It is interesting to look at the putative cap-binding and endonuclease domains of orthomyxoviruses other than influenza or thogotoviruses in relation to their reported cap-snatching activity. For the case of the isavirus, infectious salmon anaemia virus, heterogeneous sequences of 8–18 nts length have been detected at the 5′ end of the viral mRNAs [51], suggesting an influenza like mechanism of cap-snatching. This is consistent with the sequence alignment that suggests an intact endonuclease with key metal binding and catalytic residues being conserved in isa- and IAV PA (Figure S1 in File S1). However, the presumed PB2-like subunit of the isavirus polymerase could not be aligned with that of other orthomyxoviruses [52], leaving it unclear if a cap-binding activity exists in this subunit. Interestingly, a similar situation arises with bunya and arenaviruses, which perform cap-snatching and possess an influenza-like endonuclease at the N-terminal extremity of their L proteins (polymerase) [12], [13]. However neither bunya nor arenavirus L proteins contain sequences homologous to the PB2 cap-binding domain and to date it is not clear whether and if so where these L proteins interact with the cap structure. It has also been reported that the recently identified tick borne orthomyxovirus, Quaranfil virus, has cap-snatching behaviour similar to IAV with 9–11 heterogeneous nucleotides at the 5′ end of the viral mRNAs, although other features of this virus are more like THOV [2]. This is consistent with the Quaranfil central PB2 domain exhibiting conservation of key cap-binding residues as in IAV (Figure S3 in File S1). Similarly the PA-Nter of Quaranfil conserves all the residues required for divalent cation binding as in IAV (Figure S1 in File S1). However the catalytic lysine is not found at the same position, but may occur elsewhere in the domain, as observed in other endonucleases such as those of bunyaviruses [12].

In conclusion, our data show that despite overall structural similarity, the putative cap-snatching domains of thogotoviruses have very different biochemical properties than their counterparts in other orthomyxoviruses, notably IAV, and casts serious doubt on whether they are in fact active in cap-snatching. Thogotoviruses seem to have evolved a different strategy to gain access to the cap structure required for their mRNAs, possibly reflecting their adaptation to a different host species. Further work is clearly required to resolve the enigma of how Thogotoviruses initiate transcription.

Data Deposition

Structure factors and co-ordinates have been deposited in the wwPDB as follows:


THOV PA-Nter form 1 4CGX

THOV PA-Nter form 2 4CHC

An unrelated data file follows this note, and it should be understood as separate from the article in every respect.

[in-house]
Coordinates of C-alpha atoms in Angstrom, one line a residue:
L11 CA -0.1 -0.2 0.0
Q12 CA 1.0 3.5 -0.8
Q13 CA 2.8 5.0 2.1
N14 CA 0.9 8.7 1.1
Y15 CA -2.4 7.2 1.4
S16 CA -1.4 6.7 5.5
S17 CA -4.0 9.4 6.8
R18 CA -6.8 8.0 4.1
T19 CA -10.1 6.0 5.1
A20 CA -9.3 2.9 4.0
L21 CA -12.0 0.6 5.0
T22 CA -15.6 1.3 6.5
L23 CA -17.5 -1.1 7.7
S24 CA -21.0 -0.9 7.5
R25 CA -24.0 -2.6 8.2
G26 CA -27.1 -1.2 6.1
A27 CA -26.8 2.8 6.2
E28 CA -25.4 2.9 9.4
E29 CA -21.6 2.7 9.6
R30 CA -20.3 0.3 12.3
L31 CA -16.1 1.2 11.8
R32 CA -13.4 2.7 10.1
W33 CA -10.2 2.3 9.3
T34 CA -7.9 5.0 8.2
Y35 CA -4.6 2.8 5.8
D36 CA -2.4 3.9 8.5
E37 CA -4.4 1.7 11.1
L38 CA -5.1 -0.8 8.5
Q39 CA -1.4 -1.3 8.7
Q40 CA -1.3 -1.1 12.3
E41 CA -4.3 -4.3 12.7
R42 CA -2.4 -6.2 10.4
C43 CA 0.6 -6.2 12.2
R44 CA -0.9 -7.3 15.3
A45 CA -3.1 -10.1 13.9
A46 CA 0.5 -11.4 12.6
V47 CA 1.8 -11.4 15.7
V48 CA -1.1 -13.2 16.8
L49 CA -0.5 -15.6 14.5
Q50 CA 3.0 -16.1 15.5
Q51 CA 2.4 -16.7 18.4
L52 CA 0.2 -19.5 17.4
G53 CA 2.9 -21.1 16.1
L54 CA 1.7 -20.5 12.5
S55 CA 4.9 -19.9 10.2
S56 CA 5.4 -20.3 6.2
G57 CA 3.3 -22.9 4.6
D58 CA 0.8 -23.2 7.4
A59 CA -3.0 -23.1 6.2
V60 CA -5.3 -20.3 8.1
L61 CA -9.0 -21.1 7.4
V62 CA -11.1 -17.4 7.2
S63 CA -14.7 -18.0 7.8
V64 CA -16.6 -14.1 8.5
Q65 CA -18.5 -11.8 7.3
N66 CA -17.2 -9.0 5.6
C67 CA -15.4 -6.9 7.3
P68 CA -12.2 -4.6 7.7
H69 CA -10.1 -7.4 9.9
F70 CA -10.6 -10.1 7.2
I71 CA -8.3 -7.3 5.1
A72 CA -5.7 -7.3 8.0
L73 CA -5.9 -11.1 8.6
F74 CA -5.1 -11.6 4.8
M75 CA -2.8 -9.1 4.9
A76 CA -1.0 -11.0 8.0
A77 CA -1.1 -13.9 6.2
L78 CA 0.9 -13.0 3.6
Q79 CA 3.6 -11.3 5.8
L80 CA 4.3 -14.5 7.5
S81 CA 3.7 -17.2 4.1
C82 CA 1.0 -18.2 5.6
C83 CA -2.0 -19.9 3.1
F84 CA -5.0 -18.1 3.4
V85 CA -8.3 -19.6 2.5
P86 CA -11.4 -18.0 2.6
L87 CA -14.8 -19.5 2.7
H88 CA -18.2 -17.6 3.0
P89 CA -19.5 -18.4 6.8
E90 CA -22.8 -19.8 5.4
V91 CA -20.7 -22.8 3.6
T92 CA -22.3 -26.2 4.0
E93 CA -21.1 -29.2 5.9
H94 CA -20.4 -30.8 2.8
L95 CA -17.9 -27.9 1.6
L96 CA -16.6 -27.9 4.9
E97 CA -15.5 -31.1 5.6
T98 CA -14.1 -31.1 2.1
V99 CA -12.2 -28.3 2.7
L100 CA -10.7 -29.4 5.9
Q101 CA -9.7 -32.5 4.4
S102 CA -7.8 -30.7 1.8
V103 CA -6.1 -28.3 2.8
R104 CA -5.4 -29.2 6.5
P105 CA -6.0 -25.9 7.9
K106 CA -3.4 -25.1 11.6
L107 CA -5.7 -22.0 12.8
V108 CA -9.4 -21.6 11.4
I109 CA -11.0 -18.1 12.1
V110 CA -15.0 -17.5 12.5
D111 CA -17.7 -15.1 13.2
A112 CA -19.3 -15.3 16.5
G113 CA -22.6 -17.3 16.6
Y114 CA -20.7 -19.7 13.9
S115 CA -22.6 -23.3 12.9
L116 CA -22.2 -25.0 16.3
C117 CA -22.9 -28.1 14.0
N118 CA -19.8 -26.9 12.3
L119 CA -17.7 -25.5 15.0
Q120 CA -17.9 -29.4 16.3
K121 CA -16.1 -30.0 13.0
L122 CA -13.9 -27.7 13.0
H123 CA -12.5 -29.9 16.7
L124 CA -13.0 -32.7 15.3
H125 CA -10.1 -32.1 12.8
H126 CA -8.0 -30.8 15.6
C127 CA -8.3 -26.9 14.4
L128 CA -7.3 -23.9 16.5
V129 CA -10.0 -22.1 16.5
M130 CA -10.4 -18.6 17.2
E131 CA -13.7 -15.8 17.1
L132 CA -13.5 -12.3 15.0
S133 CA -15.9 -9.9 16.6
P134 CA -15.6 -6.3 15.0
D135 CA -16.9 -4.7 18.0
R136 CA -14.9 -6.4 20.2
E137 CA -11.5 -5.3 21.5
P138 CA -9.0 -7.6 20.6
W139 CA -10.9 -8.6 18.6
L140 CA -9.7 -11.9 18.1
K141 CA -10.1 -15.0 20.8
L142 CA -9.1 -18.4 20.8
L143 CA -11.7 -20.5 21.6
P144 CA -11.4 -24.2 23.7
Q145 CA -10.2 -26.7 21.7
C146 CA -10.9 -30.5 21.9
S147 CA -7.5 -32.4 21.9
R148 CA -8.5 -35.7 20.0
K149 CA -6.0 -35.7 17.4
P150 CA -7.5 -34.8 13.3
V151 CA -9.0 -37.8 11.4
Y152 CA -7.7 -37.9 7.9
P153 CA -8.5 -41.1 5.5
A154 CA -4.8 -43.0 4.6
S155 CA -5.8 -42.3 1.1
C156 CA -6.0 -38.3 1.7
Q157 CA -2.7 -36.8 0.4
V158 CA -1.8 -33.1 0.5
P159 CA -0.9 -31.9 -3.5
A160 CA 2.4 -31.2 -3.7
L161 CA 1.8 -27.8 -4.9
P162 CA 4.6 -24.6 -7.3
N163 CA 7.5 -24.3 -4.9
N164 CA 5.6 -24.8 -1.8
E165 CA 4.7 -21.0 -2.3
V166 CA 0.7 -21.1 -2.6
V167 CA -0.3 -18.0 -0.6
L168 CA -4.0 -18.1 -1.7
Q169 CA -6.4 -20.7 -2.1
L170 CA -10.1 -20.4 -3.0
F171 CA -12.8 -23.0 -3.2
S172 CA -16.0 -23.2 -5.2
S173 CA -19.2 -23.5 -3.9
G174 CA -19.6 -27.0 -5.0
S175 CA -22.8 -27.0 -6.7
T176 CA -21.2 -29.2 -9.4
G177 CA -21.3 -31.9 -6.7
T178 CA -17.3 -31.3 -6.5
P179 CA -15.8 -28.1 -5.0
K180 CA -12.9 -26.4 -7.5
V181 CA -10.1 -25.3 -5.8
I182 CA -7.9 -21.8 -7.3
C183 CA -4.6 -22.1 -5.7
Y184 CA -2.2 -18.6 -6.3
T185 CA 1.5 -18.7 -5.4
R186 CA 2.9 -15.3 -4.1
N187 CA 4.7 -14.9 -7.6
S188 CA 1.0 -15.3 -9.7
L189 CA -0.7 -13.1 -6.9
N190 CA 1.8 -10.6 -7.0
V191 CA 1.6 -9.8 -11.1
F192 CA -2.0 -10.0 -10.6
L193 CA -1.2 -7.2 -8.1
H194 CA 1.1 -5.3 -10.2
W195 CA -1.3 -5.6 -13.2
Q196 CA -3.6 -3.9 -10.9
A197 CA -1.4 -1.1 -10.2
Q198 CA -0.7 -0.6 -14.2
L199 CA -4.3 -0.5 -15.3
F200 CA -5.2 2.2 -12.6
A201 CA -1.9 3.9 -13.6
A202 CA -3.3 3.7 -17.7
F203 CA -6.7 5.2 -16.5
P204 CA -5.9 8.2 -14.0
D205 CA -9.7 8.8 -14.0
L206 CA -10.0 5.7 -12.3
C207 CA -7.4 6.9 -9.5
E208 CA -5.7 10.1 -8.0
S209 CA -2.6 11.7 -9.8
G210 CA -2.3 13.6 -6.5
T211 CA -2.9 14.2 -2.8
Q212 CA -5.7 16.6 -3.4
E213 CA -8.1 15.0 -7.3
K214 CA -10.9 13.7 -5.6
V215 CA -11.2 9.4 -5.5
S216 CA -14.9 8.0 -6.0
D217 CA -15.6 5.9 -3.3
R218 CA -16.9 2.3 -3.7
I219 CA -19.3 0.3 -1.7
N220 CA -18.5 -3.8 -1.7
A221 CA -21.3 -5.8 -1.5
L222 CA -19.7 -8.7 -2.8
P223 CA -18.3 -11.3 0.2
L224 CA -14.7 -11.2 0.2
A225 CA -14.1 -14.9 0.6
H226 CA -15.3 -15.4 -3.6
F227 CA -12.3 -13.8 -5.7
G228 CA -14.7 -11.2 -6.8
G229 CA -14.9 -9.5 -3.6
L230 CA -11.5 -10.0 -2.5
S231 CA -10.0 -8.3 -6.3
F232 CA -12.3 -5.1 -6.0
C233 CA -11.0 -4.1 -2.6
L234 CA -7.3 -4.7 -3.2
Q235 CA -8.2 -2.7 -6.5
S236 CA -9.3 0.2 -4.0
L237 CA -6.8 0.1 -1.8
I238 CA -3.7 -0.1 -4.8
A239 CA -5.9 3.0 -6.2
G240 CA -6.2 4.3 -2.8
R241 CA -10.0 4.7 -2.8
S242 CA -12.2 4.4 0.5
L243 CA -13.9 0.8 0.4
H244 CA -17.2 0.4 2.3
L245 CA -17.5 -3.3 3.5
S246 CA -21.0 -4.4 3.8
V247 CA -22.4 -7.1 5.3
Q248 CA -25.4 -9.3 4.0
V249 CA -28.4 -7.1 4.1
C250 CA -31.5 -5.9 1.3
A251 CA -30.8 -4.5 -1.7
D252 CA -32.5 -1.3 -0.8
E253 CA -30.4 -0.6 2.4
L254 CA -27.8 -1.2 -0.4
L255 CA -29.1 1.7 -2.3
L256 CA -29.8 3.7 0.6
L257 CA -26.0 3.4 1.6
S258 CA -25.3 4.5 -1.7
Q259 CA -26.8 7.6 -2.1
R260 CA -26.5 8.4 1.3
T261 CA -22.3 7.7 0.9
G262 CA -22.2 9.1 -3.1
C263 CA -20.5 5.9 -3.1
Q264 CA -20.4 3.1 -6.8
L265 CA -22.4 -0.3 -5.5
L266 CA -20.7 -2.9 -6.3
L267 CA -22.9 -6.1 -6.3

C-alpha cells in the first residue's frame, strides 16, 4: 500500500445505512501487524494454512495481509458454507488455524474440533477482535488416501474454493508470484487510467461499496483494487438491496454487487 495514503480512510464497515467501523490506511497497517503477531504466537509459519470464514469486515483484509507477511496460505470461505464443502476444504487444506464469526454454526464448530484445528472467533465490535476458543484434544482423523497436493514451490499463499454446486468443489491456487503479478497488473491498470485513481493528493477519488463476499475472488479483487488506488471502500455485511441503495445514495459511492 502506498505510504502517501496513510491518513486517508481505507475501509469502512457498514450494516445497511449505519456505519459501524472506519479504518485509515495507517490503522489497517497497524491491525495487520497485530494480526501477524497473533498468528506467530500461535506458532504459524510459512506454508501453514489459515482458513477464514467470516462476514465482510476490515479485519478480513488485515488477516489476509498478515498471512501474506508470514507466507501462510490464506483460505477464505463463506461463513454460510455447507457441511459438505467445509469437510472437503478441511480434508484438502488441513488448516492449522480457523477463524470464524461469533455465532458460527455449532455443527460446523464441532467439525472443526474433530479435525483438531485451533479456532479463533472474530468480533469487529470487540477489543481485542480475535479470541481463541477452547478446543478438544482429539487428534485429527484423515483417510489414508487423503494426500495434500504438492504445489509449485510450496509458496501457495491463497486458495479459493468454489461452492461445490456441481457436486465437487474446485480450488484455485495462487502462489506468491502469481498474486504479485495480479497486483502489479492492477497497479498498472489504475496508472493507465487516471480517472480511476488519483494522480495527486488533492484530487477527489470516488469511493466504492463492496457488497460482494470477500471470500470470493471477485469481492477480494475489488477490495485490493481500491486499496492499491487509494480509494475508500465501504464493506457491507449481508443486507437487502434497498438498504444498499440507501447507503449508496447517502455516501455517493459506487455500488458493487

THOV central PB2 domain form 1 4CHE

THOV central PB2 domain form 2 4CHF

THOV PB2 627 domain 4CHD

Supporting Information

File S1.

Combined file of supporting information.




We particularly thank members of the ESRF-EMBL Joint Structural Biology Group for access to ESRF beamlines and the EMBL high-throughput crystallisation platform for crystallisation facilities. We also thank Valentina Wagner for excellent technical assistance and Andres Palencia for help with the ITC analysis.

Author Contributions

Conceived and designed the experiments: SC RR GK. Performed the experiments: DG JK TC DB TL GK. Analyzed the data: SC TC JK. Wrote the paper: SC.


  1. 1. Kawaoka Y, Palese P (2005) Family Orthomyxoviridae. In: Fauquet CM, Mayo MA, Maniloff J, Desselberger U, Ball L, editors. Virus Taxonomy: Eighth Report of the International Committee on Taxonomy of Viruses,. San Diego: Elsevier Academic Press. pp. 681–693.
  2. 2. Presti RM, Zhao G, Beatty WL, Mihindukulasuriya KA, da Rosa AP, et al. (2009) Quaranfil, Johnston Atoll, and Lake Chad viruses are novel members of the family Orthomyxoviridae. J Virol 83: 11599–11606.
  3. 3. Haig DA, Woodall JP, Danskin D (1965) Thogoto Virus: A Hitherto Underscribed Agent Isolated from Ticks in Kenya. Journal of general microbiology 38: 389–394.
  4. 4. Anderson CR, Casals J (1973) Dhori virus, a new agent isolated from Hyalomma dromedarii in India. The Indian journal of medical research 61: 1416–1420.
  5. 5. Moore DL, Causey OR, Carey DE, Reddy S, Cooke AR, et al. (1975) Arthropod-borne viral infections of man in Nigeria, 1964–1970. Ann Trop Med Parasitol 69: 49–64.
  6. 6. Butenko AM, Leshchinskaia EV, Semashko IV, Donets MA, Mart'ianova LI (1987) [Dhori virus–a causative agent of human disease. 5 cases of laboratory infection]. Vopr Virusol 32: 724–729.
  7. 7. Perez D, Rimstad E, Smith G, Kochs G, McCauley JW, et al.. (2011) Orthomyxoviridae. In: King AMQ, Adams MJ, Carstens EB, Lefkowitz EJ, editors. Virus Taxonomy. Oxford: Elsevier. pp. 749–762.
  8. 8. Da Silva EV, Da Rosa AP, Nunes MR, Diniz JA, Tesh RB, et al. (2005) Araguari virus, a new member of the family Orthomyxoviridae: serologic, ultrastructural, and molecular characterization. Am J Trop Med Hyg 73: 1050–1058.